The Granby Animal Clinic, Inc.




At one time feline leukemia virus infection was one of the most common fatal diseases of cats.  Because we can now protect cats with a leukemia virus vaccine, we are seeing fewer cases of the disease.  However, it still remains a major cause of death in cats.


"Leukemia" means cancer of the white blood cells.  This was the first disease associated with the feline leukemia virus (FeLV) and, thus, the source of its name.  However, this virus causes many other fatal diseases including lymphoma, anemia and life-threatening infections due to immune suppression.  


The virus is primarily transmitted through saliva; however, it can also be transmitted through nasal secretions, blood, milk, and feces. The most common source of infection is social interactions including mutual grooming and sharing food and water bowls and litter boxes. Cats can also become infected via cat fights and infected mother cats can pass the virus to their kittens before and after birth.


FeLV infection is diagnosed by a blood test. Although there are several different types of tests, the most common test is an ELISA test which can often be run during an office visit. It detects the FeLV at any stage of infection, but the test can take up to four weeks after exposure to become positive. Due to the serious nature of the disease, it is recommended to confirm a positive test with a second test. This is usually an IFA test which is performed at a laboratory.  


When a cat is exposed to the virus, it may be able to eliminate the virus or it may become infected. If the cat is able to eliminate the virus it will usually develop immunity. During this period of virus challenge, the cat may actually develop a mild form of illness.  Fever, poor appetite, lethargy, and enlarged lymph nodes in the neck may develop and last for 3 to 10 days.  About 40% of exposed cats can eliminate the virus. Immunity to the virus is more likely to develop in the adult cat than in the kitten.


About 30% of the cats exposed to the FeLV become persistently infected. Although these cats may be sick for a few days initially (as described above), they usually recover and appear normal for weeks, months, or years. Ultimately, most of these cats die of FeLV related diseases within a few years. Vaccination of infected cats will not cause any problems, but doesn't prevent the cat from developing illness.


Some cats exposed to FeLV will develop a latent infection. In latent infections, the cats have the virus in their bone marrow, but they do not have the virus in their blood stream nor are they contagious to other cats. Latent infections are difficult to diagnose and often require PCR testing on the bone marrow. These cats can develop cancer or myelodysplasia.


Once persistently infected with the virus, cats cannot be cured.  Keeping the cat indoors and isolated from other cats helps to protect the cat from contagious diseases and prevents the cat from infecting other cats. Providing an infected cat with good nutrition and routine medical care, can help extend its life. Once sick, there are multiple treatments that can help the cat feel better and extend its life, but they will not cure the disease or prevent it from progressing.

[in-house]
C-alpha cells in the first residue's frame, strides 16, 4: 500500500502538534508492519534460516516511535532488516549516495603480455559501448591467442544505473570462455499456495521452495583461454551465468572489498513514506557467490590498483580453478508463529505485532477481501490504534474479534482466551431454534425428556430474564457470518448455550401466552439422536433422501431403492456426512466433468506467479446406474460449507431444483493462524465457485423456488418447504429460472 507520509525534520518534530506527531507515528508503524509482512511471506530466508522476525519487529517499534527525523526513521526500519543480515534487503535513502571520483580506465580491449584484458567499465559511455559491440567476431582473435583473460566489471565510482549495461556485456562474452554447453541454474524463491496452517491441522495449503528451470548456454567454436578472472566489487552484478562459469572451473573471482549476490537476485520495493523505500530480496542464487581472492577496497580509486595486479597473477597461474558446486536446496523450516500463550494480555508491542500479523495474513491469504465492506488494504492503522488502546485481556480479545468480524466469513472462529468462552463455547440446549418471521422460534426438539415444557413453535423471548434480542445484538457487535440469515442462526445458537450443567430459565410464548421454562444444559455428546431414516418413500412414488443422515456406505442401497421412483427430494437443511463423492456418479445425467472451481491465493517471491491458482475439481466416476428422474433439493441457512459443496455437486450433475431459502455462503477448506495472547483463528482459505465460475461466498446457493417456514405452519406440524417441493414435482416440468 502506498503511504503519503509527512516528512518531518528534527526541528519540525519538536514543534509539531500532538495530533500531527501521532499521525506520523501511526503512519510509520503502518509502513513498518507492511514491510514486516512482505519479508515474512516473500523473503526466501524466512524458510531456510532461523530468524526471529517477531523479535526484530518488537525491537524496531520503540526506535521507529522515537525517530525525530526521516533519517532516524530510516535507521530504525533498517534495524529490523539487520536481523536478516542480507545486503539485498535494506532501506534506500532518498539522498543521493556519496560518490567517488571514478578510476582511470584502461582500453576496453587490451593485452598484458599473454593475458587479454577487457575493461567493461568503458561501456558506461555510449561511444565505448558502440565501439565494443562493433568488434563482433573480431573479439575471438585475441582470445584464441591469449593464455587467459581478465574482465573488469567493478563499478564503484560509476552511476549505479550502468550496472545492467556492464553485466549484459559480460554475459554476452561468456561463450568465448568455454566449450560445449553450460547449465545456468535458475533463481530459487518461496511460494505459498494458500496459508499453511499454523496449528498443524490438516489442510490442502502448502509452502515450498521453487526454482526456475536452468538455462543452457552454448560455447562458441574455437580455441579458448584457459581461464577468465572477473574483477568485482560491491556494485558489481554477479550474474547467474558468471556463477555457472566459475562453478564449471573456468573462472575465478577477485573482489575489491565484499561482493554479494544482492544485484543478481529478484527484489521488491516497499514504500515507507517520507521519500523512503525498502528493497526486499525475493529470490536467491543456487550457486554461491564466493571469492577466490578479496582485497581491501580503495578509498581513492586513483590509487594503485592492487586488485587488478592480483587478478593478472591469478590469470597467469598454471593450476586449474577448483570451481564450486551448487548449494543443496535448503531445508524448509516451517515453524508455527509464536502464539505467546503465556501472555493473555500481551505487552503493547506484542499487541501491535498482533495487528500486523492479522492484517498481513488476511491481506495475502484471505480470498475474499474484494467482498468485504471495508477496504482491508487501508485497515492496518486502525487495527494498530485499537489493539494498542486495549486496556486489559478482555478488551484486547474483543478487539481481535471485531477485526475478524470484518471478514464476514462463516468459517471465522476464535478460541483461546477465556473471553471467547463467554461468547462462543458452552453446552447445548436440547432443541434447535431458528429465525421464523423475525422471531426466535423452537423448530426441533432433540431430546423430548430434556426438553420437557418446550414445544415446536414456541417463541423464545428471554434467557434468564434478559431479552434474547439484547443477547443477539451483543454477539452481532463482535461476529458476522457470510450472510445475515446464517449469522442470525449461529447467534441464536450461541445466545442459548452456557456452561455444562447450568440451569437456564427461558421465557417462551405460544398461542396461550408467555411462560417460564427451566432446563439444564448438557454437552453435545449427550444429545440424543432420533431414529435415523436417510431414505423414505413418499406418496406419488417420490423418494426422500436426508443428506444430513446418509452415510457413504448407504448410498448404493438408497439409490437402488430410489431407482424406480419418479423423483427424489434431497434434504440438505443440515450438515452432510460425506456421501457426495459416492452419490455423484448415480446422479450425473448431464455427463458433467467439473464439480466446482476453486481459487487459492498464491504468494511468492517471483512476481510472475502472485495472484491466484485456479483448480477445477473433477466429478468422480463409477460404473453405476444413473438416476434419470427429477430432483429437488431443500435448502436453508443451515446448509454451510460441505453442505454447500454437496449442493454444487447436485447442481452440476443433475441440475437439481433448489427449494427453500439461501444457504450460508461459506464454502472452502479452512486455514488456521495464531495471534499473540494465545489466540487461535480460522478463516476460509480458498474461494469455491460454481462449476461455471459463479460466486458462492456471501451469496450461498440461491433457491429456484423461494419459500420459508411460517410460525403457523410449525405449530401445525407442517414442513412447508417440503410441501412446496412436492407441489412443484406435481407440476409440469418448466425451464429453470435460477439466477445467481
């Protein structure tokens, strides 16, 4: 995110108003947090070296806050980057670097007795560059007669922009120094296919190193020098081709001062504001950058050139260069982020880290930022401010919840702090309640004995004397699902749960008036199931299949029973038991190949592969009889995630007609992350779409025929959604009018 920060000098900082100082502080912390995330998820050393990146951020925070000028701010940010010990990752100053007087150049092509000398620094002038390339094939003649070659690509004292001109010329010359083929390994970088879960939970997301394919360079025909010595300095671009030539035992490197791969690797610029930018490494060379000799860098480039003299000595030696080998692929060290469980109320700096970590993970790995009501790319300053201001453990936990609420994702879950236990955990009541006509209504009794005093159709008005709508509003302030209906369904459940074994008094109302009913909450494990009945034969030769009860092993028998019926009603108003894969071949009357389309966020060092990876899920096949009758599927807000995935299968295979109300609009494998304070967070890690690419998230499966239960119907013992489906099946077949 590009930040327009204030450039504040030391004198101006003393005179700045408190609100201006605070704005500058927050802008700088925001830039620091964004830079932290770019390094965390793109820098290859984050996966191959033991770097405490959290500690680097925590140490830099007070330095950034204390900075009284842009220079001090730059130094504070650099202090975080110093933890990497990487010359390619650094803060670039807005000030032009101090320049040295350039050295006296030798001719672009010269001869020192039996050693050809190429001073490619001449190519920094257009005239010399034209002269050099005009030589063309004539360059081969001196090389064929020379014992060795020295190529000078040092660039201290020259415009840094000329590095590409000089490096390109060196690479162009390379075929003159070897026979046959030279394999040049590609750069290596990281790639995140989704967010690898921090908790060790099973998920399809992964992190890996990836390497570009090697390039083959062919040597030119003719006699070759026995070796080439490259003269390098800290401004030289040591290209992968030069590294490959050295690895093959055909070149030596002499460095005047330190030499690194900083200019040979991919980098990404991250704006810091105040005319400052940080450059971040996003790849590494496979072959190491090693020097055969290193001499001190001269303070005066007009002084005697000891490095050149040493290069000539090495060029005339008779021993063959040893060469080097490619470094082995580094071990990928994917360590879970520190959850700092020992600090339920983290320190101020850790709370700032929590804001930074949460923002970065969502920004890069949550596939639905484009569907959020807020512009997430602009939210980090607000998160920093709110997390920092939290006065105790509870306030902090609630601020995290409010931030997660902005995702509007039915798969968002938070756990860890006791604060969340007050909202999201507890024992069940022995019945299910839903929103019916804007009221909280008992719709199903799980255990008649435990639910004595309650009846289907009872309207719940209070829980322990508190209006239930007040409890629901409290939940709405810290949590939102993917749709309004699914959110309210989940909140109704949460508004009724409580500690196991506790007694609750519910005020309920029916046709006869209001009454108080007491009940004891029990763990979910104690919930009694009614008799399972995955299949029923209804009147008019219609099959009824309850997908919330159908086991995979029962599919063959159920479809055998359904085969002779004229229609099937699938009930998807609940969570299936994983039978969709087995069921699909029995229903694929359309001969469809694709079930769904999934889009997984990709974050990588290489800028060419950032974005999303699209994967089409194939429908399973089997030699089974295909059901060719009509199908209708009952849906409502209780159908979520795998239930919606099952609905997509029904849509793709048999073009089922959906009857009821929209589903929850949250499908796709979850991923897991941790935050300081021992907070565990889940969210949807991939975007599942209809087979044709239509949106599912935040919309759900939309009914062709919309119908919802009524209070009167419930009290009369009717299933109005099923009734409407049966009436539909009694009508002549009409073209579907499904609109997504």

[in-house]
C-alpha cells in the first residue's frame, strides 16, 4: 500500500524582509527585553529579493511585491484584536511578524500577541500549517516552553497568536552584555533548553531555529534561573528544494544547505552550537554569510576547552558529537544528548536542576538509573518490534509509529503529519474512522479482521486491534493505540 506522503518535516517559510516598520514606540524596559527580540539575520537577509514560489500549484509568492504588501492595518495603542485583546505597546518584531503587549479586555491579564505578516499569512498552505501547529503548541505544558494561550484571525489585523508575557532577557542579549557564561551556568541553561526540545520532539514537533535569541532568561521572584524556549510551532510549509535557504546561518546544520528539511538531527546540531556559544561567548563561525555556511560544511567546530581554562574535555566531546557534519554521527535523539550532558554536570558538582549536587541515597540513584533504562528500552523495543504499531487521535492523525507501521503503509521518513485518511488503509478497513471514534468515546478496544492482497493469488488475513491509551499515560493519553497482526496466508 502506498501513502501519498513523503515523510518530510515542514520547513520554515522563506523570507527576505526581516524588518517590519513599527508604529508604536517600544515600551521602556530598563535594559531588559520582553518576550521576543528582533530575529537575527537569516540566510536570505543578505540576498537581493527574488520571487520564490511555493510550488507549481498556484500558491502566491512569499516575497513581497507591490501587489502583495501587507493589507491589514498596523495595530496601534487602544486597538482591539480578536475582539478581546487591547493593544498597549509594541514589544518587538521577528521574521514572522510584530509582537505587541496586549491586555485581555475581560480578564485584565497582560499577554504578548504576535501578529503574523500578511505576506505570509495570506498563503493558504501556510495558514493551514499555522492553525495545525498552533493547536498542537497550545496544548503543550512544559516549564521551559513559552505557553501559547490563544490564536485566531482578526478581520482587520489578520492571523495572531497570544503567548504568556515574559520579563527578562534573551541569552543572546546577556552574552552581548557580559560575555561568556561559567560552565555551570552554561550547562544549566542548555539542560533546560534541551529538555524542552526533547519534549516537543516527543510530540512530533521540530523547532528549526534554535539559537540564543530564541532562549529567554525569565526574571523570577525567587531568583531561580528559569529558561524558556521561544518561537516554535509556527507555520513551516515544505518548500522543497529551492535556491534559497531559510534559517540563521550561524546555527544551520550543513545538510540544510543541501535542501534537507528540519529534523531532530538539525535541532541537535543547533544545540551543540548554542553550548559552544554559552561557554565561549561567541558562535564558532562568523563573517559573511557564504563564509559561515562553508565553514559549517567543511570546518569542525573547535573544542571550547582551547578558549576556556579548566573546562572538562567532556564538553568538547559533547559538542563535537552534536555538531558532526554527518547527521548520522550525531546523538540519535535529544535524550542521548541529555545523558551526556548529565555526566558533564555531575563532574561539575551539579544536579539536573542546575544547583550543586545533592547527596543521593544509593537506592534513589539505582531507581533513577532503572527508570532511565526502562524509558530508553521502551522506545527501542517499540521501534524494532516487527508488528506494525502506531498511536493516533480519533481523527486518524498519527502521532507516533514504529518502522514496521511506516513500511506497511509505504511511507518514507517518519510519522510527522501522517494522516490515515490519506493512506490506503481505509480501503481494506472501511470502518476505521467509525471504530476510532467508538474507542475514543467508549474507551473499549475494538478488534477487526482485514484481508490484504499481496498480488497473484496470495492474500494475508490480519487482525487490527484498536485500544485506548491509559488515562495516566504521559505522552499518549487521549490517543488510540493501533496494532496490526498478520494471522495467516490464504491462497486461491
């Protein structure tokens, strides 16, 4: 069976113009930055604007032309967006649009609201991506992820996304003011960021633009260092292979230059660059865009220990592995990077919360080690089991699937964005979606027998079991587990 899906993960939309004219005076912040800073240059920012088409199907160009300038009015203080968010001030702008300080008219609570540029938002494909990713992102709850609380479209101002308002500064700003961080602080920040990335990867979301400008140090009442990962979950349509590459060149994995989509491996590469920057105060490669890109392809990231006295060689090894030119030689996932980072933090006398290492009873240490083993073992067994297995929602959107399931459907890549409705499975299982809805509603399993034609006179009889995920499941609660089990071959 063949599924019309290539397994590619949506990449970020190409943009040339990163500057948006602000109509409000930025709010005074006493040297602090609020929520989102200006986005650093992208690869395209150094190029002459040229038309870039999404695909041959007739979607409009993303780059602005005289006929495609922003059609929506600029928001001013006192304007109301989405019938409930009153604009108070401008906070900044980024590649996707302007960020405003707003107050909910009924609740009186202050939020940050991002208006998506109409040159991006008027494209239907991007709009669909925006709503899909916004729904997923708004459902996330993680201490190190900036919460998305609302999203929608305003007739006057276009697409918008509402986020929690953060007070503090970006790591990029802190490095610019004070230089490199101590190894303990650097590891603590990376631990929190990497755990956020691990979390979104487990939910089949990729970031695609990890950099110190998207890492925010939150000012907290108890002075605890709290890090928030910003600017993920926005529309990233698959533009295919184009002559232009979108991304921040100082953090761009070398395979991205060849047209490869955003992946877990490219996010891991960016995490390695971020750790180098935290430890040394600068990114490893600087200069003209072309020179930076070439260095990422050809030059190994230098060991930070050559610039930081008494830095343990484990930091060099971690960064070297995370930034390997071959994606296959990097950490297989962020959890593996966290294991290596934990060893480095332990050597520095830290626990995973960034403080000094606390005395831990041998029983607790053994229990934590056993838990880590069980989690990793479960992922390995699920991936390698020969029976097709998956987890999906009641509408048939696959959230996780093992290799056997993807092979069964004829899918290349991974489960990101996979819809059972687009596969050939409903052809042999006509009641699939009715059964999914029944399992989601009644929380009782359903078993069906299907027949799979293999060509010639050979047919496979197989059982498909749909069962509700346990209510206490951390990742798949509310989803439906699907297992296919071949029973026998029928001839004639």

The feline leukemia virus lives, at most, only a few hours outside the cat if the environment is dry. The virus is sensitive to most disinfectants. Therefore, extensive environmental disinfection is not necessary.  It is generally recommended to wait a couple of days before bringing a new cat into a household where there was previously a FeLV infected cat.  


The feline leukemia virus only infects cats, but FeLV infected cats can harbor other infections that can be transmitted to people. Therefore, people whose immune system is compromised should discuss with their doctor if they need to take special precautions around FeLV infected cats.


If you have other cats, it is best to vaccinate them with the feline leukemia vaccine. However, no vaccine is 100% and it is recommended that FeLV infected cats be kept separate from FeLV negative cats.


Cats that are already infected with the feline leukemia virus will not be helped by the vaccine.  Prior to being vaccinated with the FeLV vaccine, cats should be tested to ensure that they are not already harboring the disease. It is also recommended to test any newly acquired cats, and cats with a history of being exposed to FeLV infected cats or with a history of cat fights regardless if they have received the vaccine or not.


The feline leukemia virus vaccine cannot cause a cat to become infected and it will not cause the feline leukemia test to become positive. The vaccine is considered safe, but as with all vaccines there is always a chance of side-effects.  The most common side effects are mild and include lethargy and fever.  On rare occasions more serious reactions can occur, including anaphylaxis (a severe potentially life threatening reaction) or fibrosarcoma (a form of cancer that will arise at the injection site).  However, in most at risk cats, the risk of contracting a feline leukemia virus disease and dying of it is considered far greater than the risk for developing a serious vaccine-related side effects.


Vaccination for feline leukemia is recommend for all kittens due to their increased susceptibility of becoming infected and for adult cats considered to be at risk for infection. At risk cats are those who go outside or have exposure to FeLV infected cats.


2003-2014 Granby Animal Clinic, Inc. All rights reserved